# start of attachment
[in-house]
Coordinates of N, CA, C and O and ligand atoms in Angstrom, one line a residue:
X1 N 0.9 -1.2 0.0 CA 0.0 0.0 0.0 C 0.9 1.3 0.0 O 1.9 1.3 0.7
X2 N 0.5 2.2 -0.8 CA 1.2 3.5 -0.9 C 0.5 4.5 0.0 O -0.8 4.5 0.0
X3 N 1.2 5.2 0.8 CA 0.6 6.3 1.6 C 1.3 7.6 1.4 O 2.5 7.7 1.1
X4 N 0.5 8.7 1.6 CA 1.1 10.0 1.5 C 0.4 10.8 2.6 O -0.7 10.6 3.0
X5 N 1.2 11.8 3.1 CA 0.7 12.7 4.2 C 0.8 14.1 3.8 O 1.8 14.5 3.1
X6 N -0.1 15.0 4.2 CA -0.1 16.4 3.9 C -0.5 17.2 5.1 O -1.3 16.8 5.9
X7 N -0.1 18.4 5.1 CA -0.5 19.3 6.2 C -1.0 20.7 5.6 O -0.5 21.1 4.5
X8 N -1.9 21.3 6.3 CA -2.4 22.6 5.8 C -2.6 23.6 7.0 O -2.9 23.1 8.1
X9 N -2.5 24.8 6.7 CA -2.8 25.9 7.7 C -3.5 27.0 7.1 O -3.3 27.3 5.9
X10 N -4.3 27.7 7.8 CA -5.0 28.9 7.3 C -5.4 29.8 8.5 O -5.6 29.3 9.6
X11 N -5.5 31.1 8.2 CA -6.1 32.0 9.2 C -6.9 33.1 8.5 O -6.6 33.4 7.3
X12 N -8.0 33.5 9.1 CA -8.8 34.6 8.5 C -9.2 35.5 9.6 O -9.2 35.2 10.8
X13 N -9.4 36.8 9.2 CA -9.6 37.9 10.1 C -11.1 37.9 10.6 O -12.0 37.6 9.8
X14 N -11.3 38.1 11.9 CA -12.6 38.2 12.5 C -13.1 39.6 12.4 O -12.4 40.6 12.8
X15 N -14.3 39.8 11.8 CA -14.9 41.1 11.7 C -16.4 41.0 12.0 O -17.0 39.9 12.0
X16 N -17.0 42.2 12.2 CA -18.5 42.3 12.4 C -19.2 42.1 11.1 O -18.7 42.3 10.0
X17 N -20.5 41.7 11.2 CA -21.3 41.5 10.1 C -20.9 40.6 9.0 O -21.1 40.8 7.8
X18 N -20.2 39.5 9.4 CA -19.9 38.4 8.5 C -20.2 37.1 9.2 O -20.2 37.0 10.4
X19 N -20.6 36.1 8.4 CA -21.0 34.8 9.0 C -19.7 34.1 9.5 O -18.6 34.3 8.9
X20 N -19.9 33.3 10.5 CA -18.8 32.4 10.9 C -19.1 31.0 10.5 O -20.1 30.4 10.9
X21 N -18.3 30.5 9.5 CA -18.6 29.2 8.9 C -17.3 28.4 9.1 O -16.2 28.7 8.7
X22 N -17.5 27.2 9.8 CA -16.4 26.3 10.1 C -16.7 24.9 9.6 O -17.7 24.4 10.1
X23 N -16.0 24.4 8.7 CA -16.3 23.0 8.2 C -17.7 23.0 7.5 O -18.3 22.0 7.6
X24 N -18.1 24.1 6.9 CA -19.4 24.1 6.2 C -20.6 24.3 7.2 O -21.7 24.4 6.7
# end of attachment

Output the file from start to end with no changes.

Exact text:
[in-house]
Coordinates of N, CA, C and O and ligand atoms in Angstrom, one line a residue:
X1 N 0.9 -1.2 0.0 CA 0.0 0.0 0.0 C 0.9 1.3 0.0 O 1.9 1.3 0.7
X2 N 0.5 2.2 -0.8 CA 1.2 3.5 -0.9 C 0.5 4.5 0.0 O -0.8 4.5 0.0
X3 N 1.2 5.2 0.8 CA 0.6 6.3 1.6 C 1.3 7.6 1.4 O 2.5 7.7 1.1
X4 N 0.5 8.7 1.6 CA 1.1 10.0 1.5 C 0.4 10.8 2.6 O -0.7 10.6 3.0
X5 N 1.2 11.8 3.1 CA 0.7 12.7 4.2 C 0.8 14.1 3.8 O 1.8 14.5 3.1
X6 N -0.1 15.0 4.2 CA -0.1 16.4 3.9 C -0.5 17.2 5.1 O -1.3 16.8 5.9
X7 N -0.1 18.4 5.1 CA -0.5 19.3 6.2 C -1.0 20.7 5.6 O -0.5 21.1 4.5
X8 N -1.9 21.3 6.3 CA -2.4 22.6 5.8 C -2.6 23.6 7.0 O -2.9 23.1 8.1
X9 N -2.5 24.8 6.7 CA -2.8 25.9 7.7 C -3.5 27.0 7.1 O -3.3 27.3 5.9
X10 N -4.3 27.7 7.8 CA -5.0 28.9 7.3 C -5.4 29.8 8.5 O -5.6 29.3 9.6
X11 N -5.5 31.1 8.2 CA -6.1 32.0 9.2 C -6.9 33.1 8.5 O -6.6 33.4 7.3
X12 N -8.0 33.5 9.1 CA -8.8 34.6 8.5 C -9.2 35.5 9.6 O -9.2 35.2 10.8
X13 N -9.4 36.8 9.2 CA -9.6 37.9 10.1 C -11.1 37.9 10.6 O -12.0 37.6 9.8
X14 N -11.3 38.1 11.9 CA -12.6 38.2 12.5 C -13.1 39.6 12.4 O -12.4 40.6 12.8
X15 N -14.3 39.8 11.8 CA -14.9 41.1 11.7 C -16.4 41.0 12.0 O -17.0 39.9 12.0
X16 N -17.0 42.2 12.2 CA -18.5 42.3 12.4 C -19.2 42.1 11.1 O -18.7 42.3 10.0
X17 N -20.5 41.7 11.2 CA -21.3 41.5 10.1 C -20.9 40.6 9.0 O -21.1 40.8 7.8
X18 N -20.2 39.5 9.4 CA -19.9 38.4 8.5 C -20.2 37.1 9.2 O -20.2 37.0 10.4
X19 N -20.6 36.1 8.4 CA -21.0 34.8 9.0 C -19.7 34.1 9.5 O -18.6 34.3 8.9
X20 N -19.9 33.3 10.5 CA -18.8 32.4 10.9 C -19.1 31.0 10.5 O -20.1 30.4 10.9
X21 N -18.3 30.5 9.5 CA -18.6 29.2 8.9 C -17.3 28.4 9.1 O -16.2 28.7 8.7
X22 N -17.5 27.2 9.8 CA -16.4 26.3 10.1 C -16.7 24.9 9.6 O -17.7 24.4 10.1
X23 N -16.0 24.4 8.7 CA -16.3 23.0 8.2 C -17.7 23.0 7.5 O -18.3 22.0 7.6
X24 N -18.1 24.1 6.9 CA -19.4 24.1 6.2 C -20.6 24.3 7.2 O -21.7 24.4 6.7